Paragraph 3. If the person concerned has previously received a sanction for violation of the doping rules either in accordance with these regulations, in accordance with the National Anti-Doping Rules, in accordance with rules established by the DFHO or in accordance with rules established by parties with whom Anti Doping Denmark has concluded a cooperation agreement under Section 9 of the Act on the Promotion of Integrity in Sport and associated ordinance, exclusion shall be made for at least four years. However, in the case of the substances referred to in paragraph 4, exclusion shall be at least three years. From the third infringement, exclusion can be permanently imposed. If the infringement of Section 3 occurs during an exclusion period, the new exclusion shall be calculated from the end of the pending exclusion.

Paragraph 4. Doping with substances which are specifically mentioned on WADA’s list of prohibited substances as substances which are particularly prone to inadvertent infringement of these regulations because they appear in many medicinal products or which are not normally misused as a doping substance (specific substances) are punishable by at least one warning and at most for a maximum of one year if the practitioner can prove that the use of the specific substance was not intended to improve a sports performance. In the second case, the penalty may increase to two years’ exclusion and from the third offence to permanent exclusion.

Paragraph 5. If the person concerned can prove that they are not guilty or have not been negligent in relation to the infringement, the exclusion shall lapse. If the exclusion lapses, the infringement shall not have a repetitive effect.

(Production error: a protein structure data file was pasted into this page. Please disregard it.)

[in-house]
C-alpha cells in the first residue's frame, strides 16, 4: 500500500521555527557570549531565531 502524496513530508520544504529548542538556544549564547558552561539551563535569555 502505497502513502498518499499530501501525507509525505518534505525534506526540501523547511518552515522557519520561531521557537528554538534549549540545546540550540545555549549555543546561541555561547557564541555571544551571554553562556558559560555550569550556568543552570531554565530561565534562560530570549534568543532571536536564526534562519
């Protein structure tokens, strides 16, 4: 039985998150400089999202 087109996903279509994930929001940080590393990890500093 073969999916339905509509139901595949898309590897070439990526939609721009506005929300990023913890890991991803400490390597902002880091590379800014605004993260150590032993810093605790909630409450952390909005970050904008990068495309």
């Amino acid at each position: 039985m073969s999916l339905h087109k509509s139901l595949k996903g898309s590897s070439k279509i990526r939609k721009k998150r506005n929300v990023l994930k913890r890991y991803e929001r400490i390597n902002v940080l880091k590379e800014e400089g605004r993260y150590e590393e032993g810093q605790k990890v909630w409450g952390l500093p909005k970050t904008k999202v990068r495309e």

Paragraph 6. If the person concerned can prove that they are not in substantial fault or have not shown material negligence, the duration of the exclusion may be reduced. A reduction may also take place if the Board of Appeal of the Board of Appeal of the Doping Board considers that special considerations, including the social situation of the person concerned, are applicable.

Paragraph 7. Anyone who encourages or contributes to a person using doping or otherwise violates these Regulations, or who sells or transfers doping substances that are on WADA’s doping list or possess such substances for the purpose of transfer to others shall be excluded for at least four years.

Paragraph 8. In the case of exclusion for more than four years, the Court of Appeal may, once four years of the exclusion has been granted, at the request of the person concerned, lift the exclusion in whole or in part.

Paragraph 9. A participant who is tested positive in individual competition is disqualified from competition regardless of the outcome of a subsequent doping case. If the competition in question was part of a larger competition, the disqualification may apply from all competitions in that competition. In team sports, the member organisation’s disqualification rules apply.

§ 14. Comprehensive assistance in detecting anti-doping offences

The Board of Directors may, in the course of the decision in a case or before a final appeal decision under Section 12 or the expiry of the appeal period laid down in Section 12, Paragraph 2 shall terminate part of the exclusion period imposed in a case in which the athlete or other person has provided extensive assistance to Anti-Doping Denmark, the police or a professional disciplinary body which results in Anti-Doping Denmark discovering another person’s violation of the anti-doping rules or which results in the police or disciplinary body discovering or detecting another person’s offence or breach of professional rules. The extent to which the otherwise applicable exclusion period may be lifted shall be based on the seriousness of the infringement of the anti-doping rules committed by the practitioner or other person and the importance of the extensive assistance provided by the practitioner or other person in the efforts to eliminate doping in sport.

Paragraph 2. No more than three-quarters of the otherwise applicable exclusion period may be lifted. If the otherwise applicable exclusion period is life, the non-rescinded period under § 14 may not be less than eight years.

Paragraph 3. If the Danish Anti-Doping Board subsequently reinstates part of the repealed exclusion period because the athlete or another person has failed to provide the expected comprehensive assistance, the practitioner or other person may appeal the reintroduction under Section 12.

§ 15. Concession without other evidence